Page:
And the verdict could really go either way. The case against Pistorius is circumstantial – only he knows for sure what happened. Furthermore, the lead investigator on the case, police inspector Hilton Botha, failed to collect crucial information or seize material evidence and possibly contaminated the crime scene.
At least that’s what magistrate Desmond Nair said Friday when he let Pistorius out on bail of $112,803. Although he as much as said the state’s case was week, the judge also said he had difficulty believing elements of Pistorius’ story. Nonetheless, he said, the Olympian is not a flight risk, does not show a propensity for violence and does not constitute a risk to the community.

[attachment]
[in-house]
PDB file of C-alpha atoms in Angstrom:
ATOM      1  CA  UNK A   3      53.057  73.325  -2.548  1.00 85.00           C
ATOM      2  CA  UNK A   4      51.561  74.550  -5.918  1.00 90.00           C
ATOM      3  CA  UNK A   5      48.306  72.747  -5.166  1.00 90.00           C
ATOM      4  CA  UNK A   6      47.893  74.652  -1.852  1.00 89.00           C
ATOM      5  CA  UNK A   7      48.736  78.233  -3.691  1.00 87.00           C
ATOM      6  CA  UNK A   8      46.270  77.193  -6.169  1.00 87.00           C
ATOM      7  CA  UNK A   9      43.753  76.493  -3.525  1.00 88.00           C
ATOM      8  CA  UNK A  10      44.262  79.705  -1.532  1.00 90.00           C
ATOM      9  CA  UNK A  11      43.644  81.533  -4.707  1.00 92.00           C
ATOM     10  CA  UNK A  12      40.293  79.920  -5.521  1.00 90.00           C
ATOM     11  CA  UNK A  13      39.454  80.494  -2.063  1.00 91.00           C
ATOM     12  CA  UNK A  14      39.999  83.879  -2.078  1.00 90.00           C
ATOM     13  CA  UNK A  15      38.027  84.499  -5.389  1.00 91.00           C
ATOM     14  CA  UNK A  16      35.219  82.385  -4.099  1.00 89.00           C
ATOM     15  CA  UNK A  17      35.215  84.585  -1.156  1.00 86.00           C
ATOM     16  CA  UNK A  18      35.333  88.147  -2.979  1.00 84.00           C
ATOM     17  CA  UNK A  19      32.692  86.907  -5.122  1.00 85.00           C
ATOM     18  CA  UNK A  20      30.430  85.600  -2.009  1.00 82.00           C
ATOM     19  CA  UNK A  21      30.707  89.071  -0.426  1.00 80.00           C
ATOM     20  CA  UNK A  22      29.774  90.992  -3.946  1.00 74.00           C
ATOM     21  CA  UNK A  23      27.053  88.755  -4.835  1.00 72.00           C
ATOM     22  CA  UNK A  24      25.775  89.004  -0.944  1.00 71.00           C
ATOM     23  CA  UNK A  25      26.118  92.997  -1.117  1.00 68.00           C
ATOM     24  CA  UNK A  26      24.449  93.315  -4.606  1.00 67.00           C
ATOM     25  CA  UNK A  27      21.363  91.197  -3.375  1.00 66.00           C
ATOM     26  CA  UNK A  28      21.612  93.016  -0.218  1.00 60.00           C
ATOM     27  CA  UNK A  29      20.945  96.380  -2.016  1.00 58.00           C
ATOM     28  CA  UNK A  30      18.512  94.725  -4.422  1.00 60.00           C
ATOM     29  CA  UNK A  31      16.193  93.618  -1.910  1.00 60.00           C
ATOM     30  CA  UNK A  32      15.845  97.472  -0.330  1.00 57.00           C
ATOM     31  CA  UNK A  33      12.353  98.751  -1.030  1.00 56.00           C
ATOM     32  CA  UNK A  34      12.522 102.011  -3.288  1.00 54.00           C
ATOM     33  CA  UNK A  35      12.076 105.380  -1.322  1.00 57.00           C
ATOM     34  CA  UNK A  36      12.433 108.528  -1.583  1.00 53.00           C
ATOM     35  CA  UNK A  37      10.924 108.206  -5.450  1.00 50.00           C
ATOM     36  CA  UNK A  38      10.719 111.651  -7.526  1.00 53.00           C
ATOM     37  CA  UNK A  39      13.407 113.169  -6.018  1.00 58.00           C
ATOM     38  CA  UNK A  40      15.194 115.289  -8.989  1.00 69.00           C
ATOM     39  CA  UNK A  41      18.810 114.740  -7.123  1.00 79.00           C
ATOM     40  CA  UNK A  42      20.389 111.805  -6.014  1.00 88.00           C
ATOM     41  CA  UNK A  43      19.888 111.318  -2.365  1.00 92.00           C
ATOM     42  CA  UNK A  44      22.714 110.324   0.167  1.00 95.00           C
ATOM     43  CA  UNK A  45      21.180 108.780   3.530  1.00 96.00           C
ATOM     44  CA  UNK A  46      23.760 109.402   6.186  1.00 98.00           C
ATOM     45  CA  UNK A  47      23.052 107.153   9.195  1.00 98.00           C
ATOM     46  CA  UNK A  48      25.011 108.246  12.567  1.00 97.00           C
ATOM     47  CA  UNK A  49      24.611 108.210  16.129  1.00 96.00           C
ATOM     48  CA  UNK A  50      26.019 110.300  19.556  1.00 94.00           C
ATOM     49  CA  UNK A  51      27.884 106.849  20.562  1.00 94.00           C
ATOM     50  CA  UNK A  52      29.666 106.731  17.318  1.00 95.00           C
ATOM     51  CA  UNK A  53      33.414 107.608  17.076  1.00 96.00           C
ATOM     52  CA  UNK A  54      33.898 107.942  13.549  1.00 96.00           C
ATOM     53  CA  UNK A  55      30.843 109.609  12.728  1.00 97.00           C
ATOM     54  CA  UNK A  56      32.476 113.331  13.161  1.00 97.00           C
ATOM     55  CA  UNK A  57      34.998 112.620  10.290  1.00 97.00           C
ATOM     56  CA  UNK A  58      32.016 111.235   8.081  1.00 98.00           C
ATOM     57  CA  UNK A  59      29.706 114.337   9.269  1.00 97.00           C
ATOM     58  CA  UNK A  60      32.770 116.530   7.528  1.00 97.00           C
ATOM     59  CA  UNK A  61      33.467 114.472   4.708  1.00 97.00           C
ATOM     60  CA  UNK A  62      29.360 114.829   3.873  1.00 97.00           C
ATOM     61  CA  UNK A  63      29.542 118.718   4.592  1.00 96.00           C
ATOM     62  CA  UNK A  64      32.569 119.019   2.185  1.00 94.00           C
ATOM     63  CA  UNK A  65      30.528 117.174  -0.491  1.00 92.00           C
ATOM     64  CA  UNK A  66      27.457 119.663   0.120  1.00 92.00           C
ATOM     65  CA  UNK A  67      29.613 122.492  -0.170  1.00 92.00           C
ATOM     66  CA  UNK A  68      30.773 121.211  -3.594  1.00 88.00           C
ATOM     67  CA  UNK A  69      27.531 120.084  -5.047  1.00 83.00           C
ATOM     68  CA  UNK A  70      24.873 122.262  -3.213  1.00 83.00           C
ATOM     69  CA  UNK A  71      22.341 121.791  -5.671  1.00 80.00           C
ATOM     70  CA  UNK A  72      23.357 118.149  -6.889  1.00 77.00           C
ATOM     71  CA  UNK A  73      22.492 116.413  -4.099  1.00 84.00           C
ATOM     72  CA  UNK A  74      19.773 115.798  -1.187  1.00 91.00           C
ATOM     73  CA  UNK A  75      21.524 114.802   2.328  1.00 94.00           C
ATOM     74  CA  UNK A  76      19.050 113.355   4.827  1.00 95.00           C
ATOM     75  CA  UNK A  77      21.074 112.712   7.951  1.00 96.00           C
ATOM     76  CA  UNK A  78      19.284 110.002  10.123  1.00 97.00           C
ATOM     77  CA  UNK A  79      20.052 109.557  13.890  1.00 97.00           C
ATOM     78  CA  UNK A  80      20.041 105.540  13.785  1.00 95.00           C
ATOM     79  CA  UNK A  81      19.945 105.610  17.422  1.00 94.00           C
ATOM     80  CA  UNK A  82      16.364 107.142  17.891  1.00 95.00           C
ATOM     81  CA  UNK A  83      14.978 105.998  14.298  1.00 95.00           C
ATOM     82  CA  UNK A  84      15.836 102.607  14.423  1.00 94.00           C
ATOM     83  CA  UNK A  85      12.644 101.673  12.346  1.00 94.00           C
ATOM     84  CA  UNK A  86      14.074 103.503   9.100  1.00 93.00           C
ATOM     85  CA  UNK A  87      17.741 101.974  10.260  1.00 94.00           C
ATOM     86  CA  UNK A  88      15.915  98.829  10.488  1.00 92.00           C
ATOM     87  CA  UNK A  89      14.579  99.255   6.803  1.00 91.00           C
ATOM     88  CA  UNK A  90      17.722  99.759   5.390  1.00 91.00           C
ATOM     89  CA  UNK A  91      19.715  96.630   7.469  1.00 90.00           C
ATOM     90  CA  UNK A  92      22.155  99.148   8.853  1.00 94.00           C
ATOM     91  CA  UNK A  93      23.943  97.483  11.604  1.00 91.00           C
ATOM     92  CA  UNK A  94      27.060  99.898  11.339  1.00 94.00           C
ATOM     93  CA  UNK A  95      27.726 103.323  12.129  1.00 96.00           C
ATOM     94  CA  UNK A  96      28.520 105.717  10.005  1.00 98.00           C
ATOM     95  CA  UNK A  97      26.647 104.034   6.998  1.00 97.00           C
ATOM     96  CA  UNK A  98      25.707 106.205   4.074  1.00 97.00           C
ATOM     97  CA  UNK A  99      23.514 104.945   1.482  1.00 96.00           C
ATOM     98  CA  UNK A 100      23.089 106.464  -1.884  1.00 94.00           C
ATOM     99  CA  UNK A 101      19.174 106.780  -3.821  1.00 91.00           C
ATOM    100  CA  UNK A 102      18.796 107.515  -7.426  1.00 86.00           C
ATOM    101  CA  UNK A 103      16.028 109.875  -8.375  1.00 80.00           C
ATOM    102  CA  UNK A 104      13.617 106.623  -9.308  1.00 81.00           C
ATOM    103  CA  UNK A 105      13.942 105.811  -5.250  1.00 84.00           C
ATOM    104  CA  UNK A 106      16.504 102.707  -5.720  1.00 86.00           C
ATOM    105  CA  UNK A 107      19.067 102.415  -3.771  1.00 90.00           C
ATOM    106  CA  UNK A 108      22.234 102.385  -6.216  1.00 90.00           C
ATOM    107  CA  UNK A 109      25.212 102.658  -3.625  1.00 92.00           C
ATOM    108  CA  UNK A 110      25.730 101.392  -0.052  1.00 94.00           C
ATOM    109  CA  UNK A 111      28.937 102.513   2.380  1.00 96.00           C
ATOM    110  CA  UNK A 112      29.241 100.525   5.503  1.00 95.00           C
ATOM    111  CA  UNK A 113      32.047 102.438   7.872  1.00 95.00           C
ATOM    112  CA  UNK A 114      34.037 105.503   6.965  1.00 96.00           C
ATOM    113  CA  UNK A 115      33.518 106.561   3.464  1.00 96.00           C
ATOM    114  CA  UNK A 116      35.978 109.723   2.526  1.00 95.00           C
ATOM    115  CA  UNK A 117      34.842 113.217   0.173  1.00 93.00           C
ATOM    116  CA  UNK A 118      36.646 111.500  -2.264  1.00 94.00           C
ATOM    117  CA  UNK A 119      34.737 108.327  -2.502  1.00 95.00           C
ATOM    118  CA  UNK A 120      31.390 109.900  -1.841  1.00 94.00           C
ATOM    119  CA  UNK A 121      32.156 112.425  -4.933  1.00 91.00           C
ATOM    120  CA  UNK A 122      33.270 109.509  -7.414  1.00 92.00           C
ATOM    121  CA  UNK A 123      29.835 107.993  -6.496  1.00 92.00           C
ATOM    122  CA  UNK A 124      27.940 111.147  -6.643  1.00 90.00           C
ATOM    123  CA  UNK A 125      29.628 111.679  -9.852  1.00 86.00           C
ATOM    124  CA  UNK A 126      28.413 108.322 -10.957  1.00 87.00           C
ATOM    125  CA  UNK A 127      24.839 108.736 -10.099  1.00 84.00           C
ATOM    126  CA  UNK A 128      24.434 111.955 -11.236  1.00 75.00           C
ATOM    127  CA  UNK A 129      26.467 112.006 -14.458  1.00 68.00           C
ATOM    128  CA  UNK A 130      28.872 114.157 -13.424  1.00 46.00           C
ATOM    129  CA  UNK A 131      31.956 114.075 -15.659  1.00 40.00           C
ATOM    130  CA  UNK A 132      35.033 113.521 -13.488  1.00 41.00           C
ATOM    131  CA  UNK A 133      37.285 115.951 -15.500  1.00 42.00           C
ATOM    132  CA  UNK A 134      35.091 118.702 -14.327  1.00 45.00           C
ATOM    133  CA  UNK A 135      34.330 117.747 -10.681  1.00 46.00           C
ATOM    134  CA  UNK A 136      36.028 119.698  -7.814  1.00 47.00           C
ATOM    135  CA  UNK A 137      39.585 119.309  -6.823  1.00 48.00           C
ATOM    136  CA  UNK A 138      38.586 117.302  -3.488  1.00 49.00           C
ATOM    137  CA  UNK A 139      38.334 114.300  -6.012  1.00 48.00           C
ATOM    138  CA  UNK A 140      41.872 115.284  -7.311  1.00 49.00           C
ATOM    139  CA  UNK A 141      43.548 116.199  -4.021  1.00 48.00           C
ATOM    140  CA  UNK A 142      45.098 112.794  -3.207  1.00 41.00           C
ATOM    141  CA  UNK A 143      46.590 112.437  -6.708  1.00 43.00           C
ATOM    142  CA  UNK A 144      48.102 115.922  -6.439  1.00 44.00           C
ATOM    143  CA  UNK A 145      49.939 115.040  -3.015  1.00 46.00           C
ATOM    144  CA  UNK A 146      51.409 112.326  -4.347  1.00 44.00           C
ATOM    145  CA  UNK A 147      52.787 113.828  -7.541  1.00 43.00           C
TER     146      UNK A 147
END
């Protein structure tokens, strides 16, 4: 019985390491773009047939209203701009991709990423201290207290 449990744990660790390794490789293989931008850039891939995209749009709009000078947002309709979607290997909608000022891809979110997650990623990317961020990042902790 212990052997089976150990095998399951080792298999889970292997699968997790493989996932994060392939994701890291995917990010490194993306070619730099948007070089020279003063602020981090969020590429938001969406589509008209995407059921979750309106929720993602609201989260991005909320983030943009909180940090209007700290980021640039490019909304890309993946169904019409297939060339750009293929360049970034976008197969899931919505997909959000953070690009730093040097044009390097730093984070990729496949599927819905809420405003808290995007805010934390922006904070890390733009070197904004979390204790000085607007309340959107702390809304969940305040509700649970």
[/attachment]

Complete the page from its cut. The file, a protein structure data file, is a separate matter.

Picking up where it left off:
The case took a weird turn Thursday when it was announced that investigator Botha had been replaced because he himself was facing attempted murder charges from a 2011 case. Before that announcement, he seemed to damage the prosecution’s case by testifying that police “have found nothing inconsistent with” Pistorius’ account.